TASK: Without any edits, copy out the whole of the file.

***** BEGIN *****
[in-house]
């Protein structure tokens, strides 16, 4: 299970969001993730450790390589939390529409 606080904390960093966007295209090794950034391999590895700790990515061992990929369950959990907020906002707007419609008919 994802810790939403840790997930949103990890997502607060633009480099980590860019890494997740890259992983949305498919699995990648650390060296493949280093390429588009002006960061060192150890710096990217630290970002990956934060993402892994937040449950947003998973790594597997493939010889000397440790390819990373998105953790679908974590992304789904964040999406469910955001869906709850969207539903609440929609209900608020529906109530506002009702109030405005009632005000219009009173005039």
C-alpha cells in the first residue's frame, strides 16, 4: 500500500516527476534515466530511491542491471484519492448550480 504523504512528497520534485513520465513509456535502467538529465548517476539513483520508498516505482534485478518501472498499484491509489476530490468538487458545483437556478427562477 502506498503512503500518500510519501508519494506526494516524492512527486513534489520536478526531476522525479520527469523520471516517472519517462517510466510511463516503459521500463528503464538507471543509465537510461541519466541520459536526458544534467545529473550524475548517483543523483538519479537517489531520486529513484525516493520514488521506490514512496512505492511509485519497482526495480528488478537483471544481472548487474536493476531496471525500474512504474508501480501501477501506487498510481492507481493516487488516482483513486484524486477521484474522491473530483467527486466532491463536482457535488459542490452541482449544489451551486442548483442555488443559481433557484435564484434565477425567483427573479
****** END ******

[in-house]
């Protein structure tokens, strides 16, 4: 299970969001993730450790390589939390529409 606080904390960093966007295209090794950034391999590895700790990515061992990929369950959990907020906002707007419609008919 994802810790939403840790997930949103990890997502607060633009480099980590860019890494997740890259992983949305498919699995990648650390060296493949280093390429588009002006960061060192150890710096990217630290970002990956934060993402892994937040449950947003998973790594597997493939010889000397440790390819990373998105953790679908974590992304789904964040999406469910955001869906709850969207539903609440929609209900608020529906109530506002009702109030405005009632005000219009009173005039």
C-alpha cells in the first residue's frame, strides 16, 4: 500500500516527476534515466530511491542491471484519492448550480 504523504512528497520534485513520465513509456535502467538529465548517476539513483520508498516505482534485478518501472498499484491509489476530490468538487458545483437556478427562477 502506498503512503500518500510519501508519494506526494516524492512527486513534489520536478526531476522525479520527469523520471516517472519517462517510466510511463516503459521500463528503464538507471543509465537510461541519466541520459536526458544534467545529473550524475548517483543523483538519479537517489531520486529513484525516493520514488521506490514512496512505492511509485519497482526495480528488478537483471544481472548487474536493476531496471525500474512504474508501480501501477501506487498510481492507481493516487488516482483513486484524486477521484474522491473530483467527486466532491463536482457535488459542490452541482449544489451551486442548483442555488443559481433557484435564484434565477425567483427573479